“At the finish I hear that we have 20 seconds. This is a fight for seconds. If you lose 20 seconds because of something like that and the UCI supports that decision, then I wonder if those people are capable of running such a race.”

“If the decision is made by someone who sits in the car, probably never was on the bike, then I am disappointed in this kind of thing.”

He continued: “Look at the men, it is quite normal there that they are brought back like this. There are no clear regulations either.

“As chief commissaire at the UCI, you have to think about whether this can affect the classification. The gaps can be big on the Tourmalet, but they can also not be so big. Again, I think you can lose the Tour de France by five seconds. I hope they can look in the mirror with a satisfied face on Sunday and then not think: we screwed up the Tour with five seconds.

“There’s not much we can do about it. The worst thing is that you penalise an athlete. If they put me off the race, I don’t care. But you penalise someone who doesn’t do anything about it. If we follow the rules so well, do it than everyone else.

“Our official protest has been rejected. We can go even higher, but the small print says that the UCI is always right. One of the jury members spoke English, the rest were unable to do so. That says something about the level in such an important competition.”

Anna van der Breggen on her way to winning 2018 worlds road race (Alex Broadway/

Anna van der Breggen on her way to winning the 2018 worlds road race (Alex Broadway/

The onslaught from SD Worx continued into the night, with team DS – and former double world champion – Anna van der Breggen releasing the following statement on the team’s website:

This time penalty falls raw on us. I cycled at the highest level for a long time. It used to be allowed to come back behind the car after equipment failure or a flat tyre. The penalty makes it seem that we are doing something totally unheard of, while in reality, riders return behind the car every day.

Not bringing your rider back after she was dropped herself is logical. But everyone understands that a sport director tries to help his rider after bad luck. So that is why bringing back behind the car a rider who has been knocked back for that reason is usually tolerated.

It is the first time I have experienced such a punishment. The moment the commissioner indicated we should stop, Demi rode from car to car herself back to the tail of the peloton. Therefore, for Demi, this punishment is unjustified.

What do you reckon? Is SD Worx right to claim that docking Vollering 20 seconds is “unjustified” for a manoeuvre committed – to varying degrees – during every race? Or is the Dutch team throwing their toys out of the pram after bending cycling’s team drafting policy to its very limit?

In any case, I don’t think this is the last we’ll hear of those 20 seconds… Especially if the battle between Vollering and Van Vleuten goes right down to the wire in Pau on Sunday…

28 July 2023, 12:13
Demi Vollering drafting Tour de France Femmes 2023 (Eurosport/GCN+)
“Perhaps in the first moment we reacted a little too emotionally to Demi Vollering’s time penalty. Too bad this happened”: SD Worx manager Danny Stam excluded from Tour de France Femmes for dangerous driving and “inappropriate comments”

In a startling update to this morning’s main story on the live blog, the commissaires at the Tour de France Femmes have excluded SD Worx manager Danny Stam from the remainder of the race, after the DS was scathing of the decision to dock Demi Vollering 20 seconds for drafting behind the team car during yesterday’s stage.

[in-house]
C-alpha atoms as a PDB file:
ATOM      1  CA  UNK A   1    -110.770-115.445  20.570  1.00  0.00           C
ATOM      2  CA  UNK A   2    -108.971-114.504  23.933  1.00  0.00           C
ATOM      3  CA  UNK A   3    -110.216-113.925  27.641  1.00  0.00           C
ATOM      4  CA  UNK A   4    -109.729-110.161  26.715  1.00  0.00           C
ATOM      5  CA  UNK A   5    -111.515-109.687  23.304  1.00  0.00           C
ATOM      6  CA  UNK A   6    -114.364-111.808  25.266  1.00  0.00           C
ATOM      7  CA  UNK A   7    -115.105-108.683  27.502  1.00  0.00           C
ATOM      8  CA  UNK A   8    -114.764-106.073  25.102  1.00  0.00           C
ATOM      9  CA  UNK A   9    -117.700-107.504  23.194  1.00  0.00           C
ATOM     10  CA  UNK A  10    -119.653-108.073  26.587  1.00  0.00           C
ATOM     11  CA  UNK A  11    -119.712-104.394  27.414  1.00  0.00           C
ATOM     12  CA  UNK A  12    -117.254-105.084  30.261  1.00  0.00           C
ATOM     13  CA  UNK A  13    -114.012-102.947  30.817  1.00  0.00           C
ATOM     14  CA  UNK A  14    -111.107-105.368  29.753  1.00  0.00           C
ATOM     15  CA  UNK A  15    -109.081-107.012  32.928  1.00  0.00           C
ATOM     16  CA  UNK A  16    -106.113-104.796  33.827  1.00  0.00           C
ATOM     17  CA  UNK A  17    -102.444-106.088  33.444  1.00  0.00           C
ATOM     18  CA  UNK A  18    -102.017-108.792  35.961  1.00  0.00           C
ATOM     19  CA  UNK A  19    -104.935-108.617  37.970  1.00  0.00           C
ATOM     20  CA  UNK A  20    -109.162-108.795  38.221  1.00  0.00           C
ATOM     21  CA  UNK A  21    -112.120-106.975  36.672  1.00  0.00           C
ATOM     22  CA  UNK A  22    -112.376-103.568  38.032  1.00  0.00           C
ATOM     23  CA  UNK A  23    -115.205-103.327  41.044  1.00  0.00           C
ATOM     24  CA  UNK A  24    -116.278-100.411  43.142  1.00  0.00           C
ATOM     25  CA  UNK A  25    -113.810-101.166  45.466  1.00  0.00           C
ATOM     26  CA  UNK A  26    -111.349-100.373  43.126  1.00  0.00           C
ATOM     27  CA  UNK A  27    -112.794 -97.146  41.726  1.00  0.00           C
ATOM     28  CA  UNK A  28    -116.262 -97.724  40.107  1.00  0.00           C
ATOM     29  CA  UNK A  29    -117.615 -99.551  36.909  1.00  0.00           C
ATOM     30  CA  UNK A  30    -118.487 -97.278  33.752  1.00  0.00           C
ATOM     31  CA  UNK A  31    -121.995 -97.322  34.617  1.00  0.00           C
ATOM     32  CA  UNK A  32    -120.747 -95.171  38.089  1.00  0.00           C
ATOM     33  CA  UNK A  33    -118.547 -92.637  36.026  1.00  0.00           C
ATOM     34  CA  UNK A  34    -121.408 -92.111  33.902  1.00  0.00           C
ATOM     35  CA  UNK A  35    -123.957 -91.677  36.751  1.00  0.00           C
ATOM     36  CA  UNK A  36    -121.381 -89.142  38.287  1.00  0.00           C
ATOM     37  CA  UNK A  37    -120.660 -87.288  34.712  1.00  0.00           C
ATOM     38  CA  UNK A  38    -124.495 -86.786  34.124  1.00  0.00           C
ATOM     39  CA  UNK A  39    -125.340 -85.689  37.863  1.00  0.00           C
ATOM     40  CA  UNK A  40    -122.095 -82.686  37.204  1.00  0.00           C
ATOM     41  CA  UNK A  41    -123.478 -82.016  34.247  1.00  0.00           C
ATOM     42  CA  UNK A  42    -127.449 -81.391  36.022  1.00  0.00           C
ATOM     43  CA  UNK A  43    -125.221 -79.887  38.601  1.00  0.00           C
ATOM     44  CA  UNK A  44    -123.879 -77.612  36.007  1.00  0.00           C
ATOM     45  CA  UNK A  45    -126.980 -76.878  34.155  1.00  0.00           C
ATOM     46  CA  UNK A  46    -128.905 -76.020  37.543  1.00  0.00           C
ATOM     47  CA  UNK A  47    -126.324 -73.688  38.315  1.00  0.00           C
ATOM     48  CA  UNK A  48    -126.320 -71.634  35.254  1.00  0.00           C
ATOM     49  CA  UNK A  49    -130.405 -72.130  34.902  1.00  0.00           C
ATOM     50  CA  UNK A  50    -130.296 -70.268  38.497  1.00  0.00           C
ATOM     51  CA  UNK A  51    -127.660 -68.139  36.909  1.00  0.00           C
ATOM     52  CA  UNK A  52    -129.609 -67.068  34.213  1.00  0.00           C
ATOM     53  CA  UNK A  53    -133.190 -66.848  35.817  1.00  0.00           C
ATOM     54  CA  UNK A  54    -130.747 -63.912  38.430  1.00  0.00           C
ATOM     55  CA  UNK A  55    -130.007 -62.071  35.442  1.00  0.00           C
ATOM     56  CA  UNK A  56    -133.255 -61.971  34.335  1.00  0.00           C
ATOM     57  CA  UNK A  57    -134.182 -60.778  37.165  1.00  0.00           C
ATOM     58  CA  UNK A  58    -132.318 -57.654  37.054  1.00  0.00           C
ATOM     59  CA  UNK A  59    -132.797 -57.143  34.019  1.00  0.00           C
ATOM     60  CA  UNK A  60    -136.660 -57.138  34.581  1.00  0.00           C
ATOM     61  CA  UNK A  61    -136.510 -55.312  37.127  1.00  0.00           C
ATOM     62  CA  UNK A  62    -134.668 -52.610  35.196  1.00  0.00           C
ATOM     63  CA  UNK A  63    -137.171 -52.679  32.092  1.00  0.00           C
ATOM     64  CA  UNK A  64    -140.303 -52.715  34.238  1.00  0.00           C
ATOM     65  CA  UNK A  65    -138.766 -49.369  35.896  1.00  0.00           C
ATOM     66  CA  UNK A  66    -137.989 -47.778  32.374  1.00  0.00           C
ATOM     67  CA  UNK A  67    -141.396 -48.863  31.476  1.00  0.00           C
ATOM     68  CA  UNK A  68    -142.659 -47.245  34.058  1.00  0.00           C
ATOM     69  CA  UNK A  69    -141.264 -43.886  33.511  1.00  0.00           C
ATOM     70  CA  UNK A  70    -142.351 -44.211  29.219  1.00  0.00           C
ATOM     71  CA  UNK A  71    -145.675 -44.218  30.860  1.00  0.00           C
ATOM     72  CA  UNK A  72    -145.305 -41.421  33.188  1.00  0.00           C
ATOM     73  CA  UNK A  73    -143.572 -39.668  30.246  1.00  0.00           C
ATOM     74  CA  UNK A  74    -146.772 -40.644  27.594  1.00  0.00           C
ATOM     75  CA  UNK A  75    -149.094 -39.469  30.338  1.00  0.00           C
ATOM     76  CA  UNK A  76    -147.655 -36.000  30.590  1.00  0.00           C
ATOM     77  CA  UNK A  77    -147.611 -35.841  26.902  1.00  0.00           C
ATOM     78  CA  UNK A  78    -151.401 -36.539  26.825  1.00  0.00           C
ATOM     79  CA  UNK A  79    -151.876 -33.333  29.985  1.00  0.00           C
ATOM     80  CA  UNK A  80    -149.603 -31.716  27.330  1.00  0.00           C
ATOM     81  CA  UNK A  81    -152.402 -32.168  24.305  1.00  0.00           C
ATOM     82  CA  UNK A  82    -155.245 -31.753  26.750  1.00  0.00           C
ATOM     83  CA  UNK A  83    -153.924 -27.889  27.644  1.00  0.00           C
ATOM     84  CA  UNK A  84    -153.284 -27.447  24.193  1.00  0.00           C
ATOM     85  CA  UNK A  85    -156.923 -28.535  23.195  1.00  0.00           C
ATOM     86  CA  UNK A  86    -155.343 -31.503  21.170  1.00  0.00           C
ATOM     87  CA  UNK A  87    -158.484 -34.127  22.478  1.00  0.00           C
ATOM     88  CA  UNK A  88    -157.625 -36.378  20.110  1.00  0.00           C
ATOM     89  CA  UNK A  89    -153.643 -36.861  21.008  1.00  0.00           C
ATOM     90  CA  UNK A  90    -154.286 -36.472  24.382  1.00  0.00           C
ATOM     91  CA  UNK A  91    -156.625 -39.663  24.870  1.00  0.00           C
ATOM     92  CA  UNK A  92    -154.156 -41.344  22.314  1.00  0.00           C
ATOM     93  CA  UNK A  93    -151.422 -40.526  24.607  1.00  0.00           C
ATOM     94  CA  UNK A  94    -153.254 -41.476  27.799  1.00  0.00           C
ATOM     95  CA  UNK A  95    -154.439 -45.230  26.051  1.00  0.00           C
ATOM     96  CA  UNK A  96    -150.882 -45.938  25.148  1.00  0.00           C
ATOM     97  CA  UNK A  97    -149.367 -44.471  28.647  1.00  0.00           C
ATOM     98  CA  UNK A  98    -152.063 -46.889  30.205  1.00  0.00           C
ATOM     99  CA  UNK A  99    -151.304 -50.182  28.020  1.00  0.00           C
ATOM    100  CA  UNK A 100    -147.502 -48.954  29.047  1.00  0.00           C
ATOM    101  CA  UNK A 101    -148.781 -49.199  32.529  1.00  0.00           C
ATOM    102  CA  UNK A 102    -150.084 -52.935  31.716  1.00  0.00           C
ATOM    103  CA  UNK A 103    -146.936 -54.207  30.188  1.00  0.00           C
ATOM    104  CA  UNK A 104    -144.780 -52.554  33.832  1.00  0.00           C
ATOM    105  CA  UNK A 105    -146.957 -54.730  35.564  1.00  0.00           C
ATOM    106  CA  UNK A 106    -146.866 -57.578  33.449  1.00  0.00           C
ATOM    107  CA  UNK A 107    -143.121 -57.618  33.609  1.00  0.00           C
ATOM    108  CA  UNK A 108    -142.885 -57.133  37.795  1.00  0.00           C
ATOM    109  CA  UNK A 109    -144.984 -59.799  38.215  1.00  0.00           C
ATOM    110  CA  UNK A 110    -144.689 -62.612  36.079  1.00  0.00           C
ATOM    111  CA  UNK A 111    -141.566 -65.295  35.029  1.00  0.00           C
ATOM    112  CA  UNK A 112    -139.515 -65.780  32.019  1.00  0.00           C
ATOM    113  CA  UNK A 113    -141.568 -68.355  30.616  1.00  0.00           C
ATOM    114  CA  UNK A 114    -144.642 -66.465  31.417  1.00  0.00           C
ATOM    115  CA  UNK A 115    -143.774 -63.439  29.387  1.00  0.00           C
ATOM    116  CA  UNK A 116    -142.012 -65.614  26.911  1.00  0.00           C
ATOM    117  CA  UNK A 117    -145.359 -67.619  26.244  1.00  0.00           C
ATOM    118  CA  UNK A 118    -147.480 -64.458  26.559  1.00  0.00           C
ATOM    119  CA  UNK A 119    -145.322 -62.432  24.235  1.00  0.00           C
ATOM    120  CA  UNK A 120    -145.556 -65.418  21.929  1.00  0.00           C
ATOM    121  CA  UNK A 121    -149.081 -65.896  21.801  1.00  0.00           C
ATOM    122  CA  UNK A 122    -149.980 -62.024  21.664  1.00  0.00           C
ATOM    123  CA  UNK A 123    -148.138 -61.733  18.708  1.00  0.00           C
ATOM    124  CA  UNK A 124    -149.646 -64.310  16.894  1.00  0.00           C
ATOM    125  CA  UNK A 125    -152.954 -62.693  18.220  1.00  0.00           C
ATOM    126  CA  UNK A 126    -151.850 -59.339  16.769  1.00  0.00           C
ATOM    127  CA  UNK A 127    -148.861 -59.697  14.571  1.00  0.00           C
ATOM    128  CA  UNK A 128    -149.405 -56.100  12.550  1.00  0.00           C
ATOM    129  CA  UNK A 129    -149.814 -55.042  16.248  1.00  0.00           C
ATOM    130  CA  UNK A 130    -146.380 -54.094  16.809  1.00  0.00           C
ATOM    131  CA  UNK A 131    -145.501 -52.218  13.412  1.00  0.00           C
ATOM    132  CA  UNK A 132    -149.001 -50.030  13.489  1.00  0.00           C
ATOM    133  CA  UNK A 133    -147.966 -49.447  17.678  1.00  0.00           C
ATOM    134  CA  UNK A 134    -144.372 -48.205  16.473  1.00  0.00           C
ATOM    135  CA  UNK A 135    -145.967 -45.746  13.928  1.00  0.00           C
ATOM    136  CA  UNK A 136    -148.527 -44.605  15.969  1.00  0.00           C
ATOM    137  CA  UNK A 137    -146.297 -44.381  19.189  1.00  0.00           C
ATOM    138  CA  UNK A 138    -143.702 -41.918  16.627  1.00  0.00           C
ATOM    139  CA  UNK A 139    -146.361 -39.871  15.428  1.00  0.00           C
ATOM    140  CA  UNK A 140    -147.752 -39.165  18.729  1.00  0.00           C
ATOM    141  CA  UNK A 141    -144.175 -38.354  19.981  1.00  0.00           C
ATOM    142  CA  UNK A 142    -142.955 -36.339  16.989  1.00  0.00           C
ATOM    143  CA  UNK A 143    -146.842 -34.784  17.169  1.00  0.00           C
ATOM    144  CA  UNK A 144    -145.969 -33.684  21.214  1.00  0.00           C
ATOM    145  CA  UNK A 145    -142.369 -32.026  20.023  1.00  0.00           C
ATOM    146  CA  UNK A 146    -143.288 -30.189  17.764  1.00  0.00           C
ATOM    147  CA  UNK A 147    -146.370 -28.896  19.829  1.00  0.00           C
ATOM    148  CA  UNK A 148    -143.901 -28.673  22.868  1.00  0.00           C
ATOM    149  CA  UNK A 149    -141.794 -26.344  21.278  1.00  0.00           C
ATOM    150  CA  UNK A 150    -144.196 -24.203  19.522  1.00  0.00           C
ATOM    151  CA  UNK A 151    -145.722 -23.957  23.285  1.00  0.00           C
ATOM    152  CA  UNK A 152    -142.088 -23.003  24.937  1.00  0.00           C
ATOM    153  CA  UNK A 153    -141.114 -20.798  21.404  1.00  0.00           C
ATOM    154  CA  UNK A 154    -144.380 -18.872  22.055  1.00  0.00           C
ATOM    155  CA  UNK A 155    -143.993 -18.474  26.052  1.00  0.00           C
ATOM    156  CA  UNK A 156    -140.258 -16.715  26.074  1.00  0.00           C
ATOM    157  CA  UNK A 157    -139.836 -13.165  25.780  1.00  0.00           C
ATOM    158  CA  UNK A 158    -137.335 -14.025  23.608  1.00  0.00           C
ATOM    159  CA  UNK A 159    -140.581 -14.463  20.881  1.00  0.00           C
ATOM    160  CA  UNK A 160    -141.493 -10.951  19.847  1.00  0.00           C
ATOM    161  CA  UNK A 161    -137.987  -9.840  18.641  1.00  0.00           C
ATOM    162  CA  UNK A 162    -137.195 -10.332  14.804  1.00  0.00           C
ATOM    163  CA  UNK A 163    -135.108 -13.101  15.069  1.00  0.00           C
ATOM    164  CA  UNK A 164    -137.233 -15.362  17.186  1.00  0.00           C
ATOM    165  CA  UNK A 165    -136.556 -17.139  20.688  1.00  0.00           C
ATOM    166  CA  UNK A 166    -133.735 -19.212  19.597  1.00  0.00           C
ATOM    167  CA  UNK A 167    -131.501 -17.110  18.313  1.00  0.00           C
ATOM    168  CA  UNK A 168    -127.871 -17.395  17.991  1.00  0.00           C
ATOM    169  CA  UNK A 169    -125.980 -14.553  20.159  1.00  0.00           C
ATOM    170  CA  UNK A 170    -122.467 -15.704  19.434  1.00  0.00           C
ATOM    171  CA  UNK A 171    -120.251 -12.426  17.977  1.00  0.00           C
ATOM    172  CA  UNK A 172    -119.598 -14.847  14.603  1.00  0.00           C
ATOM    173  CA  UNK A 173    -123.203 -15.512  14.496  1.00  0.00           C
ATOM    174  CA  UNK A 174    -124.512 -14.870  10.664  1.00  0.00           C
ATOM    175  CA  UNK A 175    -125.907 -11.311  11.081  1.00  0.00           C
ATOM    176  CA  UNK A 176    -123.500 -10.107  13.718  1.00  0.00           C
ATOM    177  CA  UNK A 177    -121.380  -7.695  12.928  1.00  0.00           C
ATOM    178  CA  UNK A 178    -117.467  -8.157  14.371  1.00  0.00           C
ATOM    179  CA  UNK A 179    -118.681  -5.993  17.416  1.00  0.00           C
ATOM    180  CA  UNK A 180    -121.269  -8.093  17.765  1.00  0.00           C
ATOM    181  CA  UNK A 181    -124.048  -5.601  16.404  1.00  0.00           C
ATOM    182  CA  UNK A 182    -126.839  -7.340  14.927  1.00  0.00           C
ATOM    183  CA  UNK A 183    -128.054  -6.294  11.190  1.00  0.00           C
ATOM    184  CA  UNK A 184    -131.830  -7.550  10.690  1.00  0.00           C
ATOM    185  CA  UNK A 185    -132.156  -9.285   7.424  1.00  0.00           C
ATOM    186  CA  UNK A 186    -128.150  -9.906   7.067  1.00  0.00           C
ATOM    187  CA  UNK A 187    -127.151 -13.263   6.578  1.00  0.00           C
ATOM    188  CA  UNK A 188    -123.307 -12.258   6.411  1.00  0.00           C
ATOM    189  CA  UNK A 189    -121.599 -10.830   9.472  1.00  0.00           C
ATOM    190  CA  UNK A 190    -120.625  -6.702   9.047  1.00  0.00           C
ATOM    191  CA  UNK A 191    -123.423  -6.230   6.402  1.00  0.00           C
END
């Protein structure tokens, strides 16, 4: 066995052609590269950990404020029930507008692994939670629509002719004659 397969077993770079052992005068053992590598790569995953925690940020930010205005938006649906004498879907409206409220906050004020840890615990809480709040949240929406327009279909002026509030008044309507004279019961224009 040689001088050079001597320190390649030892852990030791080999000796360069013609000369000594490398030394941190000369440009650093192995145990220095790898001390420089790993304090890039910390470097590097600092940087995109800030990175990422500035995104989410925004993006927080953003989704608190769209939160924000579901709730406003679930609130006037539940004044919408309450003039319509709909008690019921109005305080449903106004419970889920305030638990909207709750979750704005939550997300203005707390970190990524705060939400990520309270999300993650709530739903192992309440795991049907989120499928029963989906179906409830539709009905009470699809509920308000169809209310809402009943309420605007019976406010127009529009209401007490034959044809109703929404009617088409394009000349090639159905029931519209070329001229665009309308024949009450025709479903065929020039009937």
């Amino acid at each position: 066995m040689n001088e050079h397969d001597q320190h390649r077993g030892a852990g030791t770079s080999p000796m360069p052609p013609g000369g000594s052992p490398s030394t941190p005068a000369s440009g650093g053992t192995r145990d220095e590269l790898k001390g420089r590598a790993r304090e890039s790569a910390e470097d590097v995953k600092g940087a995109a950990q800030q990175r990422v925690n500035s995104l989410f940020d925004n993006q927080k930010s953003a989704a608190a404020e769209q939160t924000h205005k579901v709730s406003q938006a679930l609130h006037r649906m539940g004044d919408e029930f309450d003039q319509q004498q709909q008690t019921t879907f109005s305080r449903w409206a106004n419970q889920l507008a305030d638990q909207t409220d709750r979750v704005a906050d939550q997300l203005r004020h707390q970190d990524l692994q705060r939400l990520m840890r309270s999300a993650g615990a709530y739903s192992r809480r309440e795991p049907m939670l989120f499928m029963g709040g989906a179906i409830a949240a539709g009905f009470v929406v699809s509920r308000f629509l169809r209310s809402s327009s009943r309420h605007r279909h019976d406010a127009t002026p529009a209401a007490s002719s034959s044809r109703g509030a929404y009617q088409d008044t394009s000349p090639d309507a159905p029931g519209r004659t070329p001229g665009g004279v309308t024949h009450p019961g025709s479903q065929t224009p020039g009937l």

A statement by the UCI says that, “after careful and lengthy review of the available TV footage”, the race jury has excluded Stam – who questioned whether the organisers were “capable of running such a race” in his post-stage comments last night – from the Tour and fined the DS 500 Swiss Francs for his “dangerous driving” and “inappropriate comments… to the UCI Commissaires’ Panel”.

The jury noted that the footage “clearly shows the particularly dangerous nature of Mr Stam’s overtaking of other cars and riders” during yesterday’s stage.

Responding to Stam’s expulsion, a statement from SD Worx – who still hold the yellow jersey courtesy of Lotte Kopecky – said that the team is “surprised that the UCI imposes this penalty” but that it accepts the decision.

The statement continues: “Perhaps in the first moment we reacted a little too emotionally to Demi Vollering's time penalty. Too bad this happened.

“With Anna van der Breggen as first sport director, we will continue the race and go back to focusing fully on the race itself as soon as possible. Our mission remains the same and that is to win the Tour de France Femmes. Everyone is more than 100 per cent motivated to go for that in the coming days.”

28 July 2023, 15:33
If you can’t beat ‘em in the sprint, beat ‘em from the breakaway: Emma Norsgaard rips up the script to hold off the peloton for stunning Tour de France Femmes stage win

Now, if you’d predicted at the start of the day that Movistar’s Danish sprinter Emma Norsgaard would battle for the win at the end of today’s mostly flat stage to Blagnac, nobody would be accusing you of being Nostradamus.

But it was the way the 24-year-old took her first Tour de France Femmes stage win – by infiltrating a seemingly doomed breakaway of three, and having enough power to hold off (just) the other big sprinters – that took everyone by surprise and continued the chaotic narrative of a Tour where the rule book (both the literal and metaphorical, tactical versions) has been firmly thrown out the window.

On a day where the opening salvos were somewhat overshadowed by all the drama going on in the race jury’s office, Norsgaard, a stage winner at the 2021 Giro Donne, slipped up the road in a break alongside Agnieszka Skalniak-Sójka and Sandra Alonso.